I’ve been thinking a lot about group dynamics lately. In-groups, out-groups, fitting into to groups and falling out of them. I’ve learned a lot about group dynamics in the past few years in skeptical circles.
Working in groups is an important part of many people’s lives. I get tasked to head committees or workgroups and I have a staff that has to work collaboratively on projects. I see groups in my neighborhood and community. And with a teenager and a pre-teen, I see social groups, for better or worse, in operation every day.
With regards to skeptical outreach, I’m curious if coherent groups can be formed with diverse individuals, what might hold us back and what may work to move ahead.
Sunstein and Hastie’s book Wiser: Getting Beyond Groupthink to Make Groups Smarter is full of “aha” moments about the behavior of the group. I am particularly interested in discussion on polarization and why groups fail (and how to succeed).
Groups evolve. The authors say that research supports the trend that groups will tend to migrate towards the more extreme members. Their explanation of why this happens makes sense but it’s also obvious that such evolution may provide an opportunity for rifts to appear and grow. I can’t help but relate that image to the skeptic-atheist community over the past 5 years as a result of the actions of more extreme members who, for various reasons, had an influence. Then, there was a cascading effect where participants fell in line, chose sides, and the group went out of whack.
Other members of the group may have their own information but table it in order to go along with the majority because it just seems like the simpler thing to do or they wish to avoid the pile-on if they say something that gets misinterpreted. In many cases, it was best to say nothing at all, but the result was to continue down the wrong path. Hidden information and self-censoring is how groups fail, according to Sunstein and Hastie. Groups function best when everyone understands the goal of the group (hopefully, the goal is success for the project, not for each individual) and each person has a chance to contribute their information on equal footing. That is, the individuals are not put down, silenced or intimidated.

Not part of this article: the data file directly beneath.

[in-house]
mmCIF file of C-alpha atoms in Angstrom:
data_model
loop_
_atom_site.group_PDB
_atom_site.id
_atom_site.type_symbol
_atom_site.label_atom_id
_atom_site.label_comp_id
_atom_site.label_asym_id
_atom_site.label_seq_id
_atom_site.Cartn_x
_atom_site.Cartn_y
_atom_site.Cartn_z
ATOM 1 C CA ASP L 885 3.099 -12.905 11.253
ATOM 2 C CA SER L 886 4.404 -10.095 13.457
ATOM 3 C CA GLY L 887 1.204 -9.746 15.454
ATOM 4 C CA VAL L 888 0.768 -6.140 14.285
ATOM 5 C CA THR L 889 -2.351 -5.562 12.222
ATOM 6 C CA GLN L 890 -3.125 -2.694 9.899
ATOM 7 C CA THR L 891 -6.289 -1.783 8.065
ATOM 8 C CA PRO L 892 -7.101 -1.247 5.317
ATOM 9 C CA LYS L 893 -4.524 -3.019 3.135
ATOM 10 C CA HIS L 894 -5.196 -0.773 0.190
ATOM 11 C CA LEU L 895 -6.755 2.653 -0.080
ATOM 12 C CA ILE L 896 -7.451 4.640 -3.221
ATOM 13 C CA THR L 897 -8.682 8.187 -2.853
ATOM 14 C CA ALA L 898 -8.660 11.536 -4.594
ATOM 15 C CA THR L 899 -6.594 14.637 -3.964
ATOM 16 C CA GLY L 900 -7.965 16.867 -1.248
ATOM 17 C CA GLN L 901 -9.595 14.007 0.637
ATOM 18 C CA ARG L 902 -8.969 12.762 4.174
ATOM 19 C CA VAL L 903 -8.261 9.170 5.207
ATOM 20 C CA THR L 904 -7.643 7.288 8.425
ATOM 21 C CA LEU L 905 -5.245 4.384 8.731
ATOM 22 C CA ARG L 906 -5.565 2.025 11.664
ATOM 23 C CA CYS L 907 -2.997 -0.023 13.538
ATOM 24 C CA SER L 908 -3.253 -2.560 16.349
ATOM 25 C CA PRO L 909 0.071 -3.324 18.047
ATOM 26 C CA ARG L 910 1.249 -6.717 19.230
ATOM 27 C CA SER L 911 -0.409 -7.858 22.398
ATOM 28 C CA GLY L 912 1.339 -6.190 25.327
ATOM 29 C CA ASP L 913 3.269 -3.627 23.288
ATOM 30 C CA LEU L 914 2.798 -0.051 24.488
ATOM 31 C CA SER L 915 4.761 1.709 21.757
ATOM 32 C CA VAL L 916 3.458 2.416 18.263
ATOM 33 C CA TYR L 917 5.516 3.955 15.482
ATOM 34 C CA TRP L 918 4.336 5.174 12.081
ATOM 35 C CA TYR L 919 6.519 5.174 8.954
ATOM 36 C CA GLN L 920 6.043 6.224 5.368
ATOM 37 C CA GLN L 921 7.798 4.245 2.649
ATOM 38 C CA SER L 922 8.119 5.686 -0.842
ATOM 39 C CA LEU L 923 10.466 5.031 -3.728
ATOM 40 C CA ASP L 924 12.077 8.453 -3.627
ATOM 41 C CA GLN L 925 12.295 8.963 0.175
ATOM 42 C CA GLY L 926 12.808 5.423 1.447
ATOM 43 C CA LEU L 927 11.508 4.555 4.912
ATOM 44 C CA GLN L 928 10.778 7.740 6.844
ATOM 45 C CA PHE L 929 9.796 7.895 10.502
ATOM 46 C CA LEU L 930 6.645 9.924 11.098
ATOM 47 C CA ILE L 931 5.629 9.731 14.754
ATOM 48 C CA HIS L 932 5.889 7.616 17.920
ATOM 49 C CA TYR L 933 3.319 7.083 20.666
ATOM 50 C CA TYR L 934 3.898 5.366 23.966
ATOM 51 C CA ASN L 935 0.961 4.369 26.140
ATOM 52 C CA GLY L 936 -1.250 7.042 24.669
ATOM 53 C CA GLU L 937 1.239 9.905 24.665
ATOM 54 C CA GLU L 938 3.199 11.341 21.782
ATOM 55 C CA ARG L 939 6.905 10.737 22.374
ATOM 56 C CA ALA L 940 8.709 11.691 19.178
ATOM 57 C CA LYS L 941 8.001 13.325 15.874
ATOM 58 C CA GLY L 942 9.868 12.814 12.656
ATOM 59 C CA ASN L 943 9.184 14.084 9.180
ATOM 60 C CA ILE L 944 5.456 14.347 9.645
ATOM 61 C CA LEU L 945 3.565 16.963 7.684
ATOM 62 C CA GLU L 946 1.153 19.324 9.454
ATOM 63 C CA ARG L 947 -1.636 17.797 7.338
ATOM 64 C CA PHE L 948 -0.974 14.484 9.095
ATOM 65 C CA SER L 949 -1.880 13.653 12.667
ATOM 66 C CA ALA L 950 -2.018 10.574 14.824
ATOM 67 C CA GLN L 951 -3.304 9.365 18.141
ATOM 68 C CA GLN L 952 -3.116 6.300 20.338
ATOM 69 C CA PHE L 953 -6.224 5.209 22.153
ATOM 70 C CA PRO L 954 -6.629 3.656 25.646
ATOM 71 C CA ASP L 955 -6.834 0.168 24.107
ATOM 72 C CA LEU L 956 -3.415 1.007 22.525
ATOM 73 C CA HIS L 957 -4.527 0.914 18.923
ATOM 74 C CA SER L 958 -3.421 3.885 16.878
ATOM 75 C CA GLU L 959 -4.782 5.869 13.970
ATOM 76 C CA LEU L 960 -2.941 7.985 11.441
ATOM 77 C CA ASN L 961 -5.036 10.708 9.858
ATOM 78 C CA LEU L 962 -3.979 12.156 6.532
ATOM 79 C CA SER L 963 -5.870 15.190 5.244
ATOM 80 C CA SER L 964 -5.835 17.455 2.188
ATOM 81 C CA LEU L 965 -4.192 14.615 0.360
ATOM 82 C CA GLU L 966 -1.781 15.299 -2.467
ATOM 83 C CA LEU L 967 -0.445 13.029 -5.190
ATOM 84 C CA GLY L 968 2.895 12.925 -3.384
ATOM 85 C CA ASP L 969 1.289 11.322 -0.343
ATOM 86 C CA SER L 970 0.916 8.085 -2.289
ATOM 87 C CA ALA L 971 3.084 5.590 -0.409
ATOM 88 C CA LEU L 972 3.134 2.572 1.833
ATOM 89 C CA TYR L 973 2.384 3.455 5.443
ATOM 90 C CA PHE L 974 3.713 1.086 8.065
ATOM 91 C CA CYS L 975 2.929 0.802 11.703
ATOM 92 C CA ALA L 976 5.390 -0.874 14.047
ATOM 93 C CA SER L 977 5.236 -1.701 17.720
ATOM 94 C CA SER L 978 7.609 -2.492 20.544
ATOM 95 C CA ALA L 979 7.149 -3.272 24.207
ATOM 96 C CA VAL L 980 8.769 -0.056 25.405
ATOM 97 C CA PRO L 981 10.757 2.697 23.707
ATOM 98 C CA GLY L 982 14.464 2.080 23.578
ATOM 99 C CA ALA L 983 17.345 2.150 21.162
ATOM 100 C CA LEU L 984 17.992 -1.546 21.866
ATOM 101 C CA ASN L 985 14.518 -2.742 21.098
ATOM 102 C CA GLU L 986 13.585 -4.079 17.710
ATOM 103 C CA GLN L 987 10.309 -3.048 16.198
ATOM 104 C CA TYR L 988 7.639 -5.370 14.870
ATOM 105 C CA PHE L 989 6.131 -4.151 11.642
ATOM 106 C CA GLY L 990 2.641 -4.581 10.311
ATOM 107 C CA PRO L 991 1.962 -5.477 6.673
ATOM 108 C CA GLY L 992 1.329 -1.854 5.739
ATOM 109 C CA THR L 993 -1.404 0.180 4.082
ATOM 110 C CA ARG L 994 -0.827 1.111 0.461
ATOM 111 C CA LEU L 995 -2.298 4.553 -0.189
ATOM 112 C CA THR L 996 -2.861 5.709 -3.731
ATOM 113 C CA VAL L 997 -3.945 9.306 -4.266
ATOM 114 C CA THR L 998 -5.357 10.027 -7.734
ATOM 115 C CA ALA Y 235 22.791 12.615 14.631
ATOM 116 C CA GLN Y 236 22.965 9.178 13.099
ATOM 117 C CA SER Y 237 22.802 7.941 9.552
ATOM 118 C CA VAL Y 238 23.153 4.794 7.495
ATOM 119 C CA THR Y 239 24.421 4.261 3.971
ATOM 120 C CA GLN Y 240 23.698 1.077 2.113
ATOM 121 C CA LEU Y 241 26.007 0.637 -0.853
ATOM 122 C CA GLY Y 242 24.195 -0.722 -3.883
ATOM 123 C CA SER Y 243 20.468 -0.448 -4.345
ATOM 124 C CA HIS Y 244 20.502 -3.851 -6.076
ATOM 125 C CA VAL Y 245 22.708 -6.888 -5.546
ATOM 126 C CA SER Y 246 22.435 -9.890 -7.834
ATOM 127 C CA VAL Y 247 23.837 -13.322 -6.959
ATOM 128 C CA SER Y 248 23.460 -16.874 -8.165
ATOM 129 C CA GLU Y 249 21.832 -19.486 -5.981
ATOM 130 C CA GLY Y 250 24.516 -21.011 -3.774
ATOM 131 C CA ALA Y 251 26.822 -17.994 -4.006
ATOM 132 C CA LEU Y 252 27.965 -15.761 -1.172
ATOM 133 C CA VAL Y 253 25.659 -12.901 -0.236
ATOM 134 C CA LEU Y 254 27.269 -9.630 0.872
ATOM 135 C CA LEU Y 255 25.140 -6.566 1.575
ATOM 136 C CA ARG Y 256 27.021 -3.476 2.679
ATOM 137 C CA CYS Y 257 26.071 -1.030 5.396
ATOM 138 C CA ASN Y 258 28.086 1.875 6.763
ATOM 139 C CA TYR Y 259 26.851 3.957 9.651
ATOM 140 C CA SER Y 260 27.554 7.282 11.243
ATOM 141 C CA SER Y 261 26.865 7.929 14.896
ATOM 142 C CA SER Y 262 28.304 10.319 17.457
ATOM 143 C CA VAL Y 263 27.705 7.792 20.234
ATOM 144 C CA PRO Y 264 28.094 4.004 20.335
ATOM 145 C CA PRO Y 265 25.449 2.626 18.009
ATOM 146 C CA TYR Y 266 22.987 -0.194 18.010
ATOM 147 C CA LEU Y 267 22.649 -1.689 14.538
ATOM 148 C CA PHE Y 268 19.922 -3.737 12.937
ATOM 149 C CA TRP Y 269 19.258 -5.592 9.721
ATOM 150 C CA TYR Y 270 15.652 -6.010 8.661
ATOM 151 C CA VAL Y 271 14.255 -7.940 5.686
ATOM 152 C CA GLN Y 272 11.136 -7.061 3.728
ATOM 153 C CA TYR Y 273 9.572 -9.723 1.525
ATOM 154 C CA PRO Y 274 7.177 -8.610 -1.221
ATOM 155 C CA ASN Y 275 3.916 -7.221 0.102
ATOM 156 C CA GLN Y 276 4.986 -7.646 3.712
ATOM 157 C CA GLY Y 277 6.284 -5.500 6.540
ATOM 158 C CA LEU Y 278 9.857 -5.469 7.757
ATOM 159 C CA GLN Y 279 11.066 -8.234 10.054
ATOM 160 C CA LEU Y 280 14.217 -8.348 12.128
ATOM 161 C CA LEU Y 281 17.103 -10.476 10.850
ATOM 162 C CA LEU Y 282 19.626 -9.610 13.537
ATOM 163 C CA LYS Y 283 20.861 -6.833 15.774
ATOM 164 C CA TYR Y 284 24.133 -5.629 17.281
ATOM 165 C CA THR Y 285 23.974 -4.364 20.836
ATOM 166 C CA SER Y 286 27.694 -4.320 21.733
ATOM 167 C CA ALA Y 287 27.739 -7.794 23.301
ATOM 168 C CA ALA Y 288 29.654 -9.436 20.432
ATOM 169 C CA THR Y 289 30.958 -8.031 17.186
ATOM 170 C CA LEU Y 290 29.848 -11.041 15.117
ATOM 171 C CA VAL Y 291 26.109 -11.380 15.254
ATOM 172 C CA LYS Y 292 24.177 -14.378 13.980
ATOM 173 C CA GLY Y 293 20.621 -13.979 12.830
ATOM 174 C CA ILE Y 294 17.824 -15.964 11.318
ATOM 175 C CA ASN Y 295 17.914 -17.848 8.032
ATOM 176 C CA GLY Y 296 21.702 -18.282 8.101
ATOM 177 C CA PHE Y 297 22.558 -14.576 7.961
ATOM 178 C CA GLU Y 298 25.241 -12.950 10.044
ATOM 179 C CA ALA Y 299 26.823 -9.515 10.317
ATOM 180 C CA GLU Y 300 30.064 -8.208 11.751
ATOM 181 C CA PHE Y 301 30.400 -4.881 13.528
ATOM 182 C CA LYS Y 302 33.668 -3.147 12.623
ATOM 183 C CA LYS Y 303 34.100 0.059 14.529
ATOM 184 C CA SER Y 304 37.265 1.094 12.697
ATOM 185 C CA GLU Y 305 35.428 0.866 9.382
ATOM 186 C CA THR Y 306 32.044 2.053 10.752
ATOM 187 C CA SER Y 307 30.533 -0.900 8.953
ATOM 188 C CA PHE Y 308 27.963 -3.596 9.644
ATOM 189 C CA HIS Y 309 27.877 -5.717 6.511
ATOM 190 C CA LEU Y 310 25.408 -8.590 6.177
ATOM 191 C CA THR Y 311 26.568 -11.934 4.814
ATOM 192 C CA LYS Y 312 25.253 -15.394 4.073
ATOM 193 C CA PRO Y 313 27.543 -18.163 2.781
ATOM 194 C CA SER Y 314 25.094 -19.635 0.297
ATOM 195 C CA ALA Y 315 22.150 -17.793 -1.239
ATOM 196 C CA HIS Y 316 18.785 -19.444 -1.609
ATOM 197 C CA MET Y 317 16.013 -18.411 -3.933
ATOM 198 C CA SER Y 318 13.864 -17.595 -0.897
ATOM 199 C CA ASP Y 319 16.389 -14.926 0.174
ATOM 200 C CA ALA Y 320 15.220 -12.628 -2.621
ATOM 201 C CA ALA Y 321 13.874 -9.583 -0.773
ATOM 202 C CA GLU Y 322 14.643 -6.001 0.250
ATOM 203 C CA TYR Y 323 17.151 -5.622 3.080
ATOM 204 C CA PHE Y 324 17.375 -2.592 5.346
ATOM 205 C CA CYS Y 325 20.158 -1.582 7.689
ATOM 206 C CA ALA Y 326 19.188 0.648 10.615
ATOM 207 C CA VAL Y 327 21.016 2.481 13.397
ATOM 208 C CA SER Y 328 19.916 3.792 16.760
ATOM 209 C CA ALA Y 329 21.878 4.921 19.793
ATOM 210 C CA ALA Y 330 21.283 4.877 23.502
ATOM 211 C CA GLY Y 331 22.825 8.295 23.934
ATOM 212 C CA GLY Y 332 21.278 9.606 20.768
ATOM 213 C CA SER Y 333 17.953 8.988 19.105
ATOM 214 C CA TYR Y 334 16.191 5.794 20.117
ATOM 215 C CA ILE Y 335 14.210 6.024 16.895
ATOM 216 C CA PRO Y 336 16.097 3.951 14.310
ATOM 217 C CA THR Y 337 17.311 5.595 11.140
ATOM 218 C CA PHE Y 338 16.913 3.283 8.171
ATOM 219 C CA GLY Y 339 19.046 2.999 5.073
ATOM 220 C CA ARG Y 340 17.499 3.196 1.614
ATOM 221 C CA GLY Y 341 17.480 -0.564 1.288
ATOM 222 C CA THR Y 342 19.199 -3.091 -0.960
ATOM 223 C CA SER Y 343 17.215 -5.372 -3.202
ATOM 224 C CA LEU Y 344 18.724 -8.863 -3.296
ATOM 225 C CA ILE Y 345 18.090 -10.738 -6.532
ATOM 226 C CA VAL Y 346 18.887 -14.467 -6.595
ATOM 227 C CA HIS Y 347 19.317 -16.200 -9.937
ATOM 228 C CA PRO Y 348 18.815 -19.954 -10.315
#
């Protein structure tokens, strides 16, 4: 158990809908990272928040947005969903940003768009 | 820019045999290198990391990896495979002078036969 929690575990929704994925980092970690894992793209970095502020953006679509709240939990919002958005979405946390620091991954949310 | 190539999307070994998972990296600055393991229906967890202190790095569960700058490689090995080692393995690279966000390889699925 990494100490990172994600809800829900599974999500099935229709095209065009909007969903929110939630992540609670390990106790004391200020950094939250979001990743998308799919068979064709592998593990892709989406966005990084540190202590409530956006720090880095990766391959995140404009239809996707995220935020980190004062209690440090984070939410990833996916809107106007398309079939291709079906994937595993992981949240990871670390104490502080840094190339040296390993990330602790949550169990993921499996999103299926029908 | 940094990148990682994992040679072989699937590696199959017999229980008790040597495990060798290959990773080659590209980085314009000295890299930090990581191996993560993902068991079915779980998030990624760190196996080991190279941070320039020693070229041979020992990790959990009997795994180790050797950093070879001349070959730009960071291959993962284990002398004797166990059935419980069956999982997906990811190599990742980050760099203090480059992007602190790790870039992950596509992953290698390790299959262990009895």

I strongly feel that group dynamics, groupthink, and tribalism had a huge role to play in why today’s skeptic community is fractionated and dysfunctional as a unit. Cooperation and collaboration is a rare site indeed.
A way to rejuvenate and reboot a group that is floundering (Sunstein and Hastie use the example of a corporation) is to bring in new leadership and just start over. Create a break from the past and change the perspective to something new and positive. I think this approach has some real promise, but there must be a will to do it and the right people to step in. (I wonder if this happened to General Motors?)
There is so much potential, untapped expertise, and enthusiasm in what we loosely refer to as the skeptical community that stands up for science and reason. There have already been many successes in the skeptisphere so far this year regarding efforts against anti-vaccination agendas, scrutiny for Dr. Oz and alternative medicine, shining a spotlight on the ridiculousness of homeopathy, and legal action against potentially harmful dietary supplements. This is shaping up to be a banner year for the reason-based causes in society. It should be a group effort. Is it possible? I don’t know. We have to learn to get along and cooperate.